Saturday, October 10, 2015

Defining Success — in Life and in Writing

by Beth Vogt @BethVogt

"Success is walking from failure to failure with no loss of enthusiasm." Winston Churchill
People like to talk about success—they like to bandy about different definitions for it. Success is this. Success is that.

And they’re all usually talking about something as far from failure as you can get.

I’ve been reading Alton Gansky’s book Imagination@ Work. (Alton’s a friend and a colleague.
I admire him. Even if I didn’t know him, I’d recommend his book. It’s like a series of “here’s what I’ve been thinking about” conversations with a witty, intelligent guy.)

But back to the topic at hand: failure.

Alton poses the question: What would you do, if you knew you could not fail? (That is a topic for another blog.)

I answered his question by writing this question in my journal: How do you define failure?

And then I wrote:
Success—less than

And by that I mean that what appears to be success in one person’s eyes can feel like a failure in someone else’s.

Say, for example, I land a book contract.

But I don’t earn out my advance.

Or I don’t win an award.

Or I don’t get offered a second contract.

Or I don’t ______________ (fill in the blank).

It’s the whole “being nibbled to death by ducks” experience. Turning success into failure because it wasn’t good enough.

But Beth, you say, Winston Churchill was talking about success—and defining it as facing failure enthusiastically.

I know. And I love his definition.

But Churchill got me thinking. And so did Alton. We need to enthusiastically face both our failures and our successes and not let the little duckies (dare I name them comparison and envy and disappointment?) nibble them all to pieces.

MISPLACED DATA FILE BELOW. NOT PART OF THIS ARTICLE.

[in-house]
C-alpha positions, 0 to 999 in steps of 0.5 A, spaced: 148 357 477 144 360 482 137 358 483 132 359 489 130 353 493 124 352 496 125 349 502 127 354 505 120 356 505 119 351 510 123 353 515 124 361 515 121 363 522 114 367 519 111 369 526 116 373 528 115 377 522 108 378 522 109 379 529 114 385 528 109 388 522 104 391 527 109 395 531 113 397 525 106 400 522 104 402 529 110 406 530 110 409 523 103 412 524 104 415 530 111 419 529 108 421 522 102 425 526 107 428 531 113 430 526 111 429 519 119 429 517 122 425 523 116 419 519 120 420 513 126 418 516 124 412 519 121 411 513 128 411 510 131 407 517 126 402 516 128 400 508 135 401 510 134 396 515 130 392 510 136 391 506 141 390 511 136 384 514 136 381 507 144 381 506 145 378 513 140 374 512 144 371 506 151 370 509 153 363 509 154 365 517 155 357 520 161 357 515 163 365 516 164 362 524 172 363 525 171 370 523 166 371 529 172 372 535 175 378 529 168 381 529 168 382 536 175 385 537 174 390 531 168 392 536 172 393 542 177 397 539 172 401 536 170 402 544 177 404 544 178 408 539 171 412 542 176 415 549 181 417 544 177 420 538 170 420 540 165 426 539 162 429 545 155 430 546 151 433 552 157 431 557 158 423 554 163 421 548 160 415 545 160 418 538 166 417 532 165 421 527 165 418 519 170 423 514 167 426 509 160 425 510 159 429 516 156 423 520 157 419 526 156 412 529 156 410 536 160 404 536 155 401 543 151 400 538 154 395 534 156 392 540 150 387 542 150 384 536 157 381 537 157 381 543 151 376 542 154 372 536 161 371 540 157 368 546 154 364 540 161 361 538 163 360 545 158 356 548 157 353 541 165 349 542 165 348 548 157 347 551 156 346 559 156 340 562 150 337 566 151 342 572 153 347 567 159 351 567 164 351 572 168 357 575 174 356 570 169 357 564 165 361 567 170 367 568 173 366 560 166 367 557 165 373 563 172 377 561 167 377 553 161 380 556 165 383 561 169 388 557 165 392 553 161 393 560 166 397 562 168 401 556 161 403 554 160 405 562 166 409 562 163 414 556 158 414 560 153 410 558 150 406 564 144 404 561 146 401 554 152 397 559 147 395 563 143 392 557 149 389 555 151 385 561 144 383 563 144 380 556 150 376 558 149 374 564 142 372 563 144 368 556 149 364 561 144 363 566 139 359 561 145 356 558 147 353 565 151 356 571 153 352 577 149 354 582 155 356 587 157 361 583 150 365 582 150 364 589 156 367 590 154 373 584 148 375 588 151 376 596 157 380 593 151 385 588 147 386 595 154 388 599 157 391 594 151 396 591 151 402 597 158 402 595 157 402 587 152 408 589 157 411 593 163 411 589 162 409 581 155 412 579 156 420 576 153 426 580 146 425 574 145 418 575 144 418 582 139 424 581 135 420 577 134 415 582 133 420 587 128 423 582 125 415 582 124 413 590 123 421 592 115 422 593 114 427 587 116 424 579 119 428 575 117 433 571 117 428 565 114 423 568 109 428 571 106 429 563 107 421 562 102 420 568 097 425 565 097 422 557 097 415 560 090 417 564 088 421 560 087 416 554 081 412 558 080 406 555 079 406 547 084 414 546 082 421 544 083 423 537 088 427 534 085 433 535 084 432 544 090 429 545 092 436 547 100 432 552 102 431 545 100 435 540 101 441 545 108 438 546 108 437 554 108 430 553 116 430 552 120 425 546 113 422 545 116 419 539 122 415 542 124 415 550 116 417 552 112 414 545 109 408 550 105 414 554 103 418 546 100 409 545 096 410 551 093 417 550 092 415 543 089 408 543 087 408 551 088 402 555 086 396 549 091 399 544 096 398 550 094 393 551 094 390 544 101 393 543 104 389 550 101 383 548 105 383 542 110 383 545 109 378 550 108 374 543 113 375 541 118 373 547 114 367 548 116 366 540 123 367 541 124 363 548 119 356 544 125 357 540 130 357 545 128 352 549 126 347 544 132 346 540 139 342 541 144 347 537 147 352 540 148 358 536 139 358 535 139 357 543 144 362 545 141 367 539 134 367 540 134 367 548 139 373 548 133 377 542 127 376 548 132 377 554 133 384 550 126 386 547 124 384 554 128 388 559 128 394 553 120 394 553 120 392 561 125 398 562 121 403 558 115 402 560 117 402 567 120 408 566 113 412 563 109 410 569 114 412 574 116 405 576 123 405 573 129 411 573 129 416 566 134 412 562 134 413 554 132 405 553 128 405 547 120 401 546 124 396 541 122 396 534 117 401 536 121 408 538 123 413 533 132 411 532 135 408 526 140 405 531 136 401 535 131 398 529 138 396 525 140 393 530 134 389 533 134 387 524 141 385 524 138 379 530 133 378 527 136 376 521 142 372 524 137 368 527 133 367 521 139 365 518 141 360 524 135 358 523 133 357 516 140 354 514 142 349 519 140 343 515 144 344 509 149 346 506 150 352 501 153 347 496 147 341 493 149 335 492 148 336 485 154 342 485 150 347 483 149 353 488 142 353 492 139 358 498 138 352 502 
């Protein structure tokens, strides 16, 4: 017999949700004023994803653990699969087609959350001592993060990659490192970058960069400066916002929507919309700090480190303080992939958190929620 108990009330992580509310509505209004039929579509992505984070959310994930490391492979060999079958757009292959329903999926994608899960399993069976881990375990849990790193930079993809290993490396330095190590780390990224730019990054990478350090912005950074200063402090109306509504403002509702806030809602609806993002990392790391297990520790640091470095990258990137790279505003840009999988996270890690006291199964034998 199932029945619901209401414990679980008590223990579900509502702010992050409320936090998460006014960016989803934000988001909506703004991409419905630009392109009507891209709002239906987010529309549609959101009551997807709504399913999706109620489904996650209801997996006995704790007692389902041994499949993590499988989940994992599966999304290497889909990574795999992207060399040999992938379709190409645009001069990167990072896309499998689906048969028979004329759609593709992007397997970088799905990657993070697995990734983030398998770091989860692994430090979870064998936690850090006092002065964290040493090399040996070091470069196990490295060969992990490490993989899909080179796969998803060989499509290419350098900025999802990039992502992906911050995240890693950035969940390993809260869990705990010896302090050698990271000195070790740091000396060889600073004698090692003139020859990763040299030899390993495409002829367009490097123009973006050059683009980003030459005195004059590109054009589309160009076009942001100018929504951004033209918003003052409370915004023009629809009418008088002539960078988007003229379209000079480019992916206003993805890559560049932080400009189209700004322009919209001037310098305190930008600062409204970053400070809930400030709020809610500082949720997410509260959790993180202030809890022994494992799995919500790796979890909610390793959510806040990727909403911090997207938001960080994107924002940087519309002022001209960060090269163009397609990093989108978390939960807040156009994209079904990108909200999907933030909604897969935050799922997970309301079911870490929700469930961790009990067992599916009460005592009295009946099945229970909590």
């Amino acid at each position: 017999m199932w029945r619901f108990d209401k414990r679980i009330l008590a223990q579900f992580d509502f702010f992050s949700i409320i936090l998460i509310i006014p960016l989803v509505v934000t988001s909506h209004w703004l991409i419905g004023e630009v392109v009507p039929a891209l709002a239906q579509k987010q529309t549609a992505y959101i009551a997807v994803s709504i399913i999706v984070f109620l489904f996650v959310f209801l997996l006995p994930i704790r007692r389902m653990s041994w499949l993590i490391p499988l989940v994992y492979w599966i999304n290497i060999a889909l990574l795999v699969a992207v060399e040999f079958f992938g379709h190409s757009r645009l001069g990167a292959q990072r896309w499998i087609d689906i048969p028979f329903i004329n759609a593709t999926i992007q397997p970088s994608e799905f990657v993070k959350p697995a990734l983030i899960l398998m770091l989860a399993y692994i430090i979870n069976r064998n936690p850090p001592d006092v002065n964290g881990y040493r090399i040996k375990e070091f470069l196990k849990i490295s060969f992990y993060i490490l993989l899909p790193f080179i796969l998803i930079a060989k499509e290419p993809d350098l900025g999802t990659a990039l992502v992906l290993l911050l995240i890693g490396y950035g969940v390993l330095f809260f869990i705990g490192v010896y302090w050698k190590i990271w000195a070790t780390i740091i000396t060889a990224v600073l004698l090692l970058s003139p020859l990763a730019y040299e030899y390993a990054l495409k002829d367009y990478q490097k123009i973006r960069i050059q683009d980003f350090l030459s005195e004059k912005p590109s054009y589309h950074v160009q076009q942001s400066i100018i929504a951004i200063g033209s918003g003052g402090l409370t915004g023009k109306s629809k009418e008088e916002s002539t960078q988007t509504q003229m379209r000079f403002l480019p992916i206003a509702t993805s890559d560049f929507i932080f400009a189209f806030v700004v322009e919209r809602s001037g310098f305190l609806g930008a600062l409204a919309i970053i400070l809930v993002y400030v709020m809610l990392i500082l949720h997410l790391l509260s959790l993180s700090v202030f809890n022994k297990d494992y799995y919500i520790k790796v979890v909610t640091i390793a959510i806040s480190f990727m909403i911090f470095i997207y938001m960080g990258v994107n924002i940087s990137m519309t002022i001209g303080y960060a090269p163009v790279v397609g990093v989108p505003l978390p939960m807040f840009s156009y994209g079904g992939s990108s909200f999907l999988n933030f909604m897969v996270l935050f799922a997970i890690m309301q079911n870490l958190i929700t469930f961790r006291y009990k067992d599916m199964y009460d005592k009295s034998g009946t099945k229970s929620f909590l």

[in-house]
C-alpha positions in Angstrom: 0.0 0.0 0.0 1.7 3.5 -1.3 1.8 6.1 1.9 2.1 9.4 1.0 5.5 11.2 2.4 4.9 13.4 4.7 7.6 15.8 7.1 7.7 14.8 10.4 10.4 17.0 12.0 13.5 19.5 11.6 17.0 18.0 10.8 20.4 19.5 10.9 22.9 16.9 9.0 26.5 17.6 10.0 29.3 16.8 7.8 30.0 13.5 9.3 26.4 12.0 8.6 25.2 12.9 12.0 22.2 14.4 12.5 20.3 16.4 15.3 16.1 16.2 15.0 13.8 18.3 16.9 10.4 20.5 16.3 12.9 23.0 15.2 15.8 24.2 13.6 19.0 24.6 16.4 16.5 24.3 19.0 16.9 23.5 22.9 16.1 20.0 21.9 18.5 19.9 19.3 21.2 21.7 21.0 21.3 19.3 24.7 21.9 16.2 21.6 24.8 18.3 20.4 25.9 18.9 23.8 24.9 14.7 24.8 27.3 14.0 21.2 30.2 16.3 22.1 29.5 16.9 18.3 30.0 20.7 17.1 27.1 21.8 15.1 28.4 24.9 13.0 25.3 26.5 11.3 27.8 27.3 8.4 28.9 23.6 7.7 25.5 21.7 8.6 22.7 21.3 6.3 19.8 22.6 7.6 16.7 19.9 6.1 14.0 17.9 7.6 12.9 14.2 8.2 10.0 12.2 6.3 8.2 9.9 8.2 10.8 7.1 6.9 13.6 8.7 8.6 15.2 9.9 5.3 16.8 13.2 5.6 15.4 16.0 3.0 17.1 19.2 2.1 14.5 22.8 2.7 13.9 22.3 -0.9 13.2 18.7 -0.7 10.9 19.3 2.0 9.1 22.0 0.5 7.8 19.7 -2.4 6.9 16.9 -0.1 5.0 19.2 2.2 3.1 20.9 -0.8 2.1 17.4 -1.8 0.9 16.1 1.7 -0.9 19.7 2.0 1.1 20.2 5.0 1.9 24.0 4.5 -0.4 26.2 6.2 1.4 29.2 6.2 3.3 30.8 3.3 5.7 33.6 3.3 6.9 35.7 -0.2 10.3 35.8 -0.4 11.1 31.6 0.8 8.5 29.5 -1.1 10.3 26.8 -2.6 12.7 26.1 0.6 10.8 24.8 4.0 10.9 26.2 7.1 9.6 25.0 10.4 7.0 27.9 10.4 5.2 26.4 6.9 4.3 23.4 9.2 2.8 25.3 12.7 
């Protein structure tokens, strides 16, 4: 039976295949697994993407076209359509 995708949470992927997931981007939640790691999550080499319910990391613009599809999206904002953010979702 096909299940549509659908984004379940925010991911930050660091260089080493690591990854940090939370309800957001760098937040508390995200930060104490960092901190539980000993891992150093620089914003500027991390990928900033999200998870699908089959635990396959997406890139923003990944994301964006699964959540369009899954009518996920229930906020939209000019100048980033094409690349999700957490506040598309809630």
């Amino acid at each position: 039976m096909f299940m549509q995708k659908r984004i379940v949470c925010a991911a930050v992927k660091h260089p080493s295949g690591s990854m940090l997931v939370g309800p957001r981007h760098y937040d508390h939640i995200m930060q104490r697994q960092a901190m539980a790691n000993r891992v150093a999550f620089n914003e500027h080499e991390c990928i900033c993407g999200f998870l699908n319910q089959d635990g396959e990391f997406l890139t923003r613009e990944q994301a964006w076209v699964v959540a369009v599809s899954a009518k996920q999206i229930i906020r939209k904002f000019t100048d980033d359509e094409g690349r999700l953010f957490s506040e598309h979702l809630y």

In Your Words: How do you define failure or success? And how do you face them with enthusiasm?

Defining success - in life and in #writing - via @BethVogt on @EdieMelson (Click to Tweet)

Beth K. Vogt believes God’s best often waits behind the doors marked “Never.” 

A nonfiction writer and editor who said she’d never write fiction, Beth is now a novelist with Howard Books. She enjoys writing inspirational contemporary romance because she believes there’s more to happily-ever-after than the fairy tales tell us. Connect with Beth on her website, Twitter, Facebook, or check out her blog on quotes, In Others’ Words.


  1. Great article. I define success as Doing all things for the Glory of God. Obeying Him is where I find success. I have seen my friends get published, offered speaking engagements, and teach at writers retreats; I am so happy for them. Why? Because that is the Lord's will. When I turned my will over to God, (I do struggle at times with wanting my own) I find joy knowing that His name is being glorified in and through the other person. I can rejoice with my friends. My time will come in His timing.

    1. Cherrilyn: I so respect your attitude -- your choice -- to celebrate others and their success. And to define your success and doing all things for Glory of God.

  2. Beth,
    Before my first big speaking engagement my pastor once said to me, "Trish, I know if I fail, I can fail successfully with God." God will bring both failure and success, but we must never forget that if we are in Christ, every failure is a purposeful step towards God's definition of success in our lives. Failures, just like trials, should be embraced, turned over in prayer, left at the cross, where we get up off our knees and step out in faith, yet again. He is the One who rose from the dead, and so we rise, again and again, with our eyes fixed on the Author and Perfecter of our faith, knowing every hardship is meant for our good and His glory. The goal is not that we turn failure into success, but rather that He is glorified in our failure. Now that is success.

    Trish Pederson

    1. Trish: "The goal is not that we turn failure into success, but rather that He is glorified in our failure."
      Such a powerful truth!